A training campaign was completed as part of preparations for certification in 2015/2016.

E-learning img training in Germany
In 2015 and 2016, 17,480 employees in high-risk positions (sales, procurement) in Germany and 18,302 other employees completed the anti-corruption e-learning course; 17,818 employees received a certificate for completing a compliance e-learning course; 40,560 employees participated in an e-quiz on gifts and 1,138 employees took the e-learning course on consultant services. 7,977 employees completed the e-learning training on anti-trust law.

Face-to-face training in Germany and internationally
In 2016, approx. 1,600 employees (Germany) and approx. 3,000 employees (internationally) from the T-Systems segment participated in face-to-face training on compliance and anti-corruption. In the Europe segment approx. 1,000 employees were trained, along with approx. 200 employees in the Germany segment and roughly 100 employees in GHS.

Implementation of Group policy throughout the Group
Deutsche Telekom has introduced the Group Policy on Avoiding Corruption and Other Conflicts of Interest, which sets out the relevant responsibilities and duties and includes a list of possible conflicts of interest. We also introduced our Group Policy on Accepting and Granting of Benefits, which clearly specifies which benefits may be granted to and accepted from business partners.

Providing information and training to business partners
Our business partners are required to accept the Deutsche Telekom General Terms and Conditions for Purchasing before entering into a business relationship with us. These include an anti-corruption clause. In addition, we ask our business partners questions regarding their compliance management systems as part of supplier self-assessment process. Deutsche Telekom has been offering compliance training to external business partners and suppliers since September 2014. The training offer particularly focuses on small and medium-sized German business partners and suppliers. With face-to-face training offers and an online training program, Deutsche Telekom encourages its partners to conduct their business ethically and in compliance with relevant laws and regulations. The training addresses specific compliance-relevant topics such as corruption prevention, anti-trust law and sustainability and introduces Deutsche Telekom's compliance management system.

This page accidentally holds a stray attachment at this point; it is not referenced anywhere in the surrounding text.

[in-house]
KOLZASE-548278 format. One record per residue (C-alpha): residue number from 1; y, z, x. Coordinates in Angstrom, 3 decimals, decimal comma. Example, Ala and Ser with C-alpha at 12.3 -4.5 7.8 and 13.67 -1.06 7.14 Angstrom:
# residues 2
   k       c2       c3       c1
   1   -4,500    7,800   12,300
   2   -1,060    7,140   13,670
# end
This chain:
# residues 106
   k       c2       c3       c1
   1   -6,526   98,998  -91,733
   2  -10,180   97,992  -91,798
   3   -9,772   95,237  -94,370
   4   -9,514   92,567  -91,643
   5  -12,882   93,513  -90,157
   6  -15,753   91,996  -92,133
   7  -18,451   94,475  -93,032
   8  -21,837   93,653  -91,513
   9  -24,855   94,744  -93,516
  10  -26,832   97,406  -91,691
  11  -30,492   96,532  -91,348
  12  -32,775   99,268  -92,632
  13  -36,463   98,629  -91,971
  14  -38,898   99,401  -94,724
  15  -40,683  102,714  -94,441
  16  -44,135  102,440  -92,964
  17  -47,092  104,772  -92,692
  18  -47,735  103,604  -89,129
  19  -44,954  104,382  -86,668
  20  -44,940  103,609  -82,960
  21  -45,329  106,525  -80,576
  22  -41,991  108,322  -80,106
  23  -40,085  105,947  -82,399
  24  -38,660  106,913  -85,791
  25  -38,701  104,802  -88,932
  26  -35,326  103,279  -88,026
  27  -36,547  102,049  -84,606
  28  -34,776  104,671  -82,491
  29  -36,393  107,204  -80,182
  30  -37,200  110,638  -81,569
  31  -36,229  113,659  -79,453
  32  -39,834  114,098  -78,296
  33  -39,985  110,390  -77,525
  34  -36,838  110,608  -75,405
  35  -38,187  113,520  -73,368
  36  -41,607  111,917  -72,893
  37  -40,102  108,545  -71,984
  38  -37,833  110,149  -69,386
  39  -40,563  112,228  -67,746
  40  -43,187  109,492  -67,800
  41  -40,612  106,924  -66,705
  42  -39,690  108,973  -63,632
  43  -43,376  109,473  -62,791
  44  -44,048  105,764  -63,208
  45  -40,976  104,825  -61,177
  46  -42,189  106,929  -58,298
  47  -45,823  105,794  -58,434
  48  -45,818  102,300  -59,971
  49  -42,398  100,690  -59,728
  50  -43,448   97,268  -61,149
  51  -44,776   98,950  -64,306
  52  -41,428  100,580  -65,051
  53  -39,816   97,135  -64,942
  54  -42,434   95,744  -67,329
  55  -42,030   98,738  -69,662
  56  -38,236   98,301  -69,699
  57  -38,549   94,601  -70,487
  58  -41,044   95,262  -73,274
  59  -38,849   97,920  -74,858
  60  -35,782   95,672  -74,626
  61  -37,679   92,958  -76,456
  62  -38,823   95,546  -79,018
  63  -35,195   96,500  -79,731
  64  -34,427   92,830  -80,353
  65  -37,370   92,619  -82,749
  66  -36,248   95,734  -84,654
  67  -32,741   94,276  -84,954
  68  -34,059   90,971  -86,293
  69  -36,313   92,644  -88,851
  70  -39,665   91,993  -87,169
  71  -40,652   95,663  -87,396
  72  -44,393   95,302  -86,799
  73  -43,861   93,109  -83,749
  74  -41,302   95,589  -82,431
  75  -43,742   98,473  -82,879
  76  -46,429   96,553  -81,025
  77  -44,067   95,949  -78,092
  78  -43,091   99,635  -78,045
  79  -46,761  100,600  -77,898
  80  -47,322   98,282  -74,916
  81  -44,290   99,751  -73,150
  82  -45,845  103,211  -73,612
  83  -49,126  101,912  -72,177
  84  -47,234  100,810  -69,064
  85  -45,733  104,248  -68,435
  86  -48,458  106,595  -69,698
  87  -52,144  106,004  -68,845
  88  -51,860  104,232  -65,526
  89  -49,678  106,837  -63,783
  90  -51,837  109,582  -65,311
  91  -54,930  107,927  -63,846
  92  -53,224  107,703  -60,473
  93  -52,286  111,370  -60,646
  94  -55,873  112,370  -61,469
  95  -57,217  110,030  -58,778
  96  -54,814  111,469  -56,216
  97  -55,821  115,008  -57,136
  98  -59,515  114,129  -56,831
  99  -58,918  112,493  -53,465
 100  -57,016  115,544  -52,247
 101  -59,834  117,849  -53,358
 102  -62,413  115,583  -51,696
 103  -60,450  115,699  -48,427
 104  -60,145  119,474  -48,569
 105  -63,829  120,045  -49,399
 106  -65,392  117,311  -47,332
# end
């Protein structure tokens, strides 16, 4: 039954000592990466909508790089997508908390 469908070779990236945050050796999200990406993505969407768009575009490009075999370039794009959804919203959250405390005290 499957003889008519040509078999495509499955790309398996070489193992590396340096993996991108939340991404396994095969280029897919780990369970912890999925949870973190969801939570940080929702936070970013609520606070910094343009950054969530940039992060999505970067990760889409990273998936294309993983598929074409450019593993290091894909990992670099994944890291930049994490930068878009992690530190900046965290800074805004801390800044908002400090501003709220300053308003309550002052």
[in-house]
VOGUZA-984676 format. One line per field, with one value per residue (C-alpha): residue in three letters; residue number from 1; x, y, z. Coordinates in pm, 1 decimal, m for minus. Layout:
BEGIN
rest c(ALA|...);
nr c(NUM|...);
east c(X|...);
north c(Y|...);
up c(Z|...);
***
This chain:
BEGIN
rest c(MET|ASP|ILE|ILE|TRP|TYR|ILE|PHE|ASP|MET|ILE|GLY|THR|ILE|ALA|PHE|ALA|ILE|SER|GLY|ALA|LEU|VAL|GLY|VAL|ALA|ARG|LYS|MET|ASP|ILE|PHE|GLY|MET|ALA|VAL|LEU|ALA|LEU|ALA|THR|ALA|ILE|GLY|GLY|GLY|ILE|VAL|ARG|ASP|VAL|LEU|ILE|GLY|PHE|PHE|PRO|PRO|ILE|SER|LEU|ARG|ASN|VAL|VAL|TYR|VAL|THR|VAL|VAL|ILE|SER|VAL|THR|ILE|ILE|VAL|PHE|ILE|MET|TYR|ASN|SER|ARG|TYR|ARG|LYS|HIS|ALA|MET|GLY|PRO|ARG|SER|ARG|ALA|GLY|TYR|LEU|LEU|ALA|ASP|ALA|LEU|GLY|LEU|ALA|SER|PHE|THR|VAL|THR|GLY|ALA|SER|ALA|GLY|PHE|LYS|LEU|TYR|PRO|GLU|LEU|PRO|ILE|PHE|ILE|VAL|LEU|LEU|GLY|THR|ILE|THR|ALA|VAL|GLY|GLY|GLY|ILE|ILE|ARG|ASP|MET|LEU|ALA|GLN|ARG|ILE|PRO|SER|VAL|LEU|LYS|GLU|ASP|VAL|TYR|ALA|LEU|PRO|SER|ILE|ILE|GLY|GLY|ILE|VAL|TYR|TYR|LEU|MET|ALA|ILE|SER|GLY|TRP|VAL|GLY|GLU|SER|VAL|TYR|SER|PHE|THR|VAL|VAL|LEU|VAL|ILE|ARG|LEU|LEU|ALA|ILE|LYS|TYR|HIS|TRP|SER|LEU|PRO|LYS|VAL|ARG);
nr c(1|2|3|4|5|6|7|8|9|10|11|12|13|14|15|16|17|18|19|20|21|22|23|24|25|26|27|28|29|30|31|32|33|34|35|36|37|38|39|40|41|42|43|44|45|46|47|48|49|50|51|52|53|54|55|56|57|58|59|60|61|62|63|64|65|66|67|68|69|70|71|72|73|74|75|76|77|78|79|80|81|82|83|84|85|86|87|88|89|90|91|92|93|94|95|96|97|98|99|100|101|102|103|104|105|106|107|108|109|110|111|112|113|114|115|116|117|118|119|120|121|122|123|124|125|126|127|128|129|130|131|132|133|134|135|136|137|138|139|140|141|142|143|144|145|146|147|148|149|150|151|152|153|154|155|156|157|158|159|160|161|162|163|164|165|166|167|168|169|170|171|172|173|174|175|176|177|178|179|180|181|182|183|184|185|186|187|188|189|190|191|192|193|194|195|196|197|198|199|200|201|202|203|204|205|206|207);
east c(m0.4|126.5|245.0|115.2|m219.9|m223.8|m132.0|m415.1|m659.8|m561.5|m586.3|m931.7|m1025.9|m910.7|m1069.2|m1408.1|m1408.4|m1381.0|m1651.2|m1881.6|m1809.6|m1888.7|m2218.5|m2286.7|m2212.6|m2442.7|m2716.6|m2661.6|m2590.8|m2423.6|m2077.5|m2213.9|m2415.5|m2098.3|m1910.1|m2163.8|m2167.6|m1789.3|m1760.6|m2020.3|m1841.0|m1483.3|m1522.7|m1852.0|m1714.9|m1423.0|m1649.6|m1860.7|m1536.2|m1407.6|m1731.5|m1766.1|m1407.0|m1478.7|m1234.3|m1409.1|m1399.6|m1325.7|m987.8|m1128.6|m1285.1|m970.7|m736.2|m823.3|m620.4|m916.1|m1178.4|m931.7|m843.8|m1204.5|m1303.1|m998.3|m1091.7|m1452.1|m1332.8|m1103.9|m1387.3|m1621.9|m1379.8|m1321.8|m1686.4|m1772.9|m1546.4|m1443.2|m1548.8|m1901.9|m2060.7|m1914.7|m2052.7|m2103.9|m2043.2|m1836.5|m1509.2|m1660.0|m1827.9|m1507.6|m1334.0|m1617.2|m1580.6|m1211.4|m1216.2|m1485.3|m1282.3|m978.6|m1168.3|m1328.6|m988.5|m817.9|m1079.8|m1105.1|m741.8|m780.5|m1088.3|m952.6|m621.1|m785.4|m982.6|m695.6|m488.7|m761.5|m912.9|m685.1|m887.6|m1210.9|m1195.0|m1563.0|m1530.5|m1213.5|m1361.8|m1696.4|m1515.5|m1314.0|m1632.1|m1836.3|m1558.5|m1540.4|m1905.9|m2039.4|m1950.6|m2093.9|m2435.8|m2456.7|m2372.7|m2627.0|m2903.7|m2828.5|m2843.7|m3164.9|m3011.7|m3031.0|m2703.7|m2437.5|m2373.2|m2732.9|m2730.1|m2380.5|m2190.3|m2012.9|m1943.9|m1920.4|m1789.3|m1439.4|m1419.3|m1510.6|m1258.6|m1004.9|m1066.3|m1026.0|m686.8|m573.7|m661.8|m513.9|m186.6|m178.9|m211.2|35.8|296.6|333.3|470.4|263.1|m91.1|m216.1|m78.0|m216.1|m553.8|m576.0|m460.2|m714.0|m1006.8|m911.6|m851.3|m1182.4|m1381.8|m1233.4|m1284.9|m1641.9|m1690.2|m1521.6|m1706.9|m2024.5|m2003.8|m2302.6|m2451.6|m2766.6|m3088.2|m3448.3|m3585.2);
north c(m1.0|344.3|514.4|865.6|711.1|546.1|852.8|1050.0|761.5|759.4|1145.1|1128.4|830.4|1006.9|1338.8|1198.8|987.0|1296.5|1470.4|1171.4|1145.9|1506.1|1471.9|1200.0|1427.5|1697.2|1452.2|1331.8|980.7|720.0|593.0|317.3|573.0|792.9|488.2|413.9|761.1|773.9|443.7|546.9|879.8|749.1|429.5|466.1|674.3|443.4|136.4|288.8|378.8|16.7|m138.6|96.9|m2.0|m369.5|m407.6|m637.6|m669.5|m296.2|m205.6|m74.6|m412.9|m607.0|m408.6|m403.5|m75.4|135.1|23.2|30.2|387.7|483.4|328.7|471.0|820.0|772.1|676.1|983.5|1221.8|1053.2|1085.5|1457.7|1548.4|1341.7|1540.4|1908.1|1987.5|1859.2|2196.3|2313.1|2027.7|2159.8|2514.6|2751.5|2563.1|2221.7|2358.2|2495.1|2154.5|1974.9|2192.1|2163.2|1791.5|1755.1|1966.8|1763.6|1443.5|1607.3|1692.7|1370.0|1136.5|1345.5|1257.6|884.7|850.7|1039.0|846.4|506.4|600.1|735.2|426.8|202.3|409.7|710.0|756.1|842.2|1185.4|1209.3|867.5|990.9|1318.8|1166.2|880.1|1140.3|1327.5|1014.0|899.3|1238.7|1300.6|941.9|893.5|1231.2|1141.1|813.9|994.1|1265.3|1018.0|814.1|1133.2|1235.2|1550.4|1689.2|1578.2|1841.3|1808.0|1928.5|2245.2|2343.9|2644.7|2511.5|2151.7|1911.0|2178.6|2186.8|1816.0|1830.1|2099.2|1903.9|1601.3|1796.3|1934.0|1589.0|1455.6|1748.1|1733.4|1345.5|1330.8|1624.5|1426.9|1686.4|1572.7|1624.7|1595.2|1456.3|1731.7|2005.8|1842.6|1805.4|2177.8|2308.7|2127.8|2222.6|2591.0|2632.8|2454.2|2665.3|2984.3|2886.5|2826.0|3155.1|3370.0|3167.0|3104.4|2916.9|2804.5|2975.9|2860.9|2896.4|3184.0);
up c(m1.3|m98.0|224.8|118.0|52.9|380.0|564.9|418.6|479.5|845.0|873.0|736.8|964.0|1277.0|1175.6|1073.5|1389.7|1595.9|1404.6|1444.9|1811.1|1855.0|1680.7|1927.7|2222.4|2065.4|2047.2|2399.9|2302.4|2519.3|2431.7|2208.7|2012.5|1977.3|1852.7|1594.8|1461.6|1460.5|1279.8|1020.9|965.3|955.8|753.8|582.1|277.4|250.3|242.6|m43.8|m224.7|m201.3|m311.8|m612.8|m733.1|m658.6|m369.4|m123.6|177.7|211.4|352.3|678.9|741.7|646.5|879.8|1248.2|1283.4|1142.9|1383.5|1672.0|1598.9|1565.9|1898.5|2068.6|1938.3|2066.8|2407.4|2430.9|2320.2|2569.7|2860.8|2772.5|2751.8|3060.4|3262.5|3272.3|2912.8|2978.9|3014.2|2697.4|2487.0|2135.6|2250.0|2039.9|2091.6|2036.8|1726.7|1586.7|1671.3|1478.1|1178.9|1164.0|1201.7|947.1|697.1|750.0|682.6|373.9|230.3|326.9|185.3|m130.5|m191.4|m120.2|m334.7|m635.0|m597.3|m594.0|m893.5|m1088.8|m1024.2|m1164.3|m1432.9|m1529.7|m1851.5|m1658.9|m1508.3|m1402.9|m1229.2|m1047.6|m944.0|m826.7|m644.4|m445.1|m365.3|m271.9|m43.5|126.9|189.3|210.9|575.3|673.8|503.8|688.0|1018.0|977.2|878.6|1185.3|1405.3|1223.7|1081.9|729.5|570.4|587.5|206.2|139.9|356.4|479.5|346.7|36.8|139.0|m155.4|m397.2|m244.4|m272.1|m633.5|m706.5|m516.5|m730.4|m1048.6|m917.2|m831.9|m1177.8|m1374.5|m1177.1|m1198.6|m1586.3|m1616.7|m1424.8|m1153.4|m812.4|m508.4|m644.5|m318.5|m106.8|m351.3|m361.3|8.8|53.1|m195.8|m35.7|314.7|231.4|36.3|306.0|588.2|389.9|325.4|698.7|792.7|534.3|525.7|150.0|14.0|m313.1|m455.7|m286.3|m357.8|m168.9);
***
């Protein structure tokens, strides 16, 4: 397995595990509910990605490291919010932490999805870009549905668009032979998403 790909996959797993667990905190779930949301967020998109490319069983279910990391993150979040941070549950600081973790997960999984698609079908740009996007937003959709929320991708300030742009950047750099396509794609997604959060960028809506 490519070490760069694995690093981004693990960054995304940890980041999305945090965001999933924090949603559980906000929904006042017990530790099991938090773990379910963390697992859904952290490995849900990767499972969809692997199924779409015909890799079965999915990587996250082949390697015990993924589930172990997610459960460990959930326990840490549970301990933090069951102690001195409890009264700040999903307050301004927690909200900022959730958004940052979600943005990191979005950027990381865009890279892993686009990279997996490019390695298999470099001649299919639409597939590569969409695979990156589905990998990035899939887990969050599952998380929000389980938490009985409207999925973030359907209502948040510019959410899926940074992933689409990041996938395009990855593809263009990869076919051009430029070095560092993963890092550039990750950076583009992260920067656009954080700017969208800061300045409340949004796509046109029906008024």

G4-SO5 Confirmed incidents of corruption and actions taken

Deutsche Telekom engages in extensive compliance management activities to prevent and fight corruption Any violations we uncover during our investigation are punished appropriately. In some cases employment relationships have even been terminated for good cause. The total number of punished incidents of corruption is confidential.



Ensuring integrity and compliance

G4-SO8 Fines for non-compliance with laws and regulations

Major ongoing litigation

Social: Product responsibility

Customer health and safety


Protecting consumers and young people
Protecting our infrastructure
Striving for secure mobile communications
Developing sustainable products and services

G4-PR2 Fines for non-compliance with regulations and voluntary codes concerning the health and safety impacts of products and services

Major ongoing litigation

Product and service labeling


Ensuring excellent service quality

G4-PR5 Results of surveys measuring customer satisfaction

Measurable success with "C1 – Customers first."

Customer privacy


Laying the foundation for effective data privacy
Protecting consumers and young people
Protecting our infrastructure

G4-PR8 Total number of substantiated complaints regarding breaches of customer privacy and losses of customer data

Major ongoing litigation